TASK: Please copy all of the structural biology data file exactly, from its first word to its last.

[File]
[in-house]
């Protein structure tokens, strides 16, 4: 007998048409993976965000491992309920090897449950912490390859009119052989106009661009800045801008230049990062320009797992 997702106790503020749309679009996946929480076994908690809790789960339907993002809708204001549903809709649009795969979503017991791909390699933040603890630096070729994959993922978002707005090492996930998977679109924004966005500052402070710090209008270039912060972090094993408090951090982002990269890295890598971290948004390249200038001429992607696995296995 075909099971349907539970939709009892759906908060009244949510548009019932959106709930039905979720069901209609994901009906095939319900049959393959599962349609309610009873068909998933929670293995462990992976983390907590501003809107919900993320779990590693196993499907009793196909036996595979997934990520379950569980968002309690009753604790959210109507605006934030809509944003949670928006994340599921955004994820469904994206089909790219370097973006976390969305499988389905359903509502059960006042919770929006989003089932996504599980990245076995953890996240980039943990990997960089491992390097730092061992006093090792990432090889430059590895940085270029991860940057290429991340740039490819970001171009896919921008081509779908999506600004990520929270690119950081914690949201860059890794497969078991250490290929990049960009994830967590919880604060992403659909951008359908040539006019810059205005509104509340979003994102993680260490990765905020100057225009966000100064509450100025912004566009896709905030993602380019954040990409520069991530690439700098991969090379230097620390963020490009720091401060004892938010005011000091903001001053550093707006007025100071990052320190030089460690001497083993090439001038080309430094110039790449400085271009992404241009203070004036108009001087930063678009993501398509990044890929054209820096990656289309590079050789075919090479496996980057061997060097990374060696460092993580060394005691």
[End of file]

[in-house]
């Protein structure tokens, strides 16, 4: 007998048409993976965000491992309920090897449950912490390859009119052989106009661009800045801008230049990062320009797992 997702106790503020749309679009996946929480076994908690809790789960339907993002809708204001549903809709649009795969979503017991791909390699933040603890630096070729994959993922978002707005090492996930998977679109924004966005500052402070710090209008270039912060972090094993408090951090982002990269890295890598971290948004390249200038001429992607696995296995 075909099971349907539970939709009892759906908060009244949510548009019932959106709930039905979720069901209609994901009906095939319900049959393959599962349609309610009873068909998933929670293995462990992976983390907590501003809107919900993320779990590693196993499907009793196909036996595979997934990520379950569980968002309690009753604790959210109507605006934030809509944003949670928006994340599921955004994820469904994206089909790219370097973006976390969305499988389905359903509502059960006042919770929006989003089932996504599980990245076995953890996240980039943990990997960089491992390097730092061992006093090792990432090889430059590895940085270029991860940057290429991340740039490819970001171009896919921008081509779908999506600004990520929270690119950081914690949201860059890794497969078991250490290929990049960009994830967590919880604060992403659909951008359908040539006019810059205005509104509340979003994102993680260490990765905020100057225009966000100064509450100025912004566009896709905030993602380019954040990409520069991530690439700098991969090379230097620390963020490009720091401060004892938010005011000091903001001053550093707006007025100071990052320190030089460690001497083993090439001038080309430094110039790449400085271009992404241009203070004036108009001087930063678009993501398509990044890929054209820096990656289309590079050789075919090479496996980057061997060097990374060696460092993580060394005691």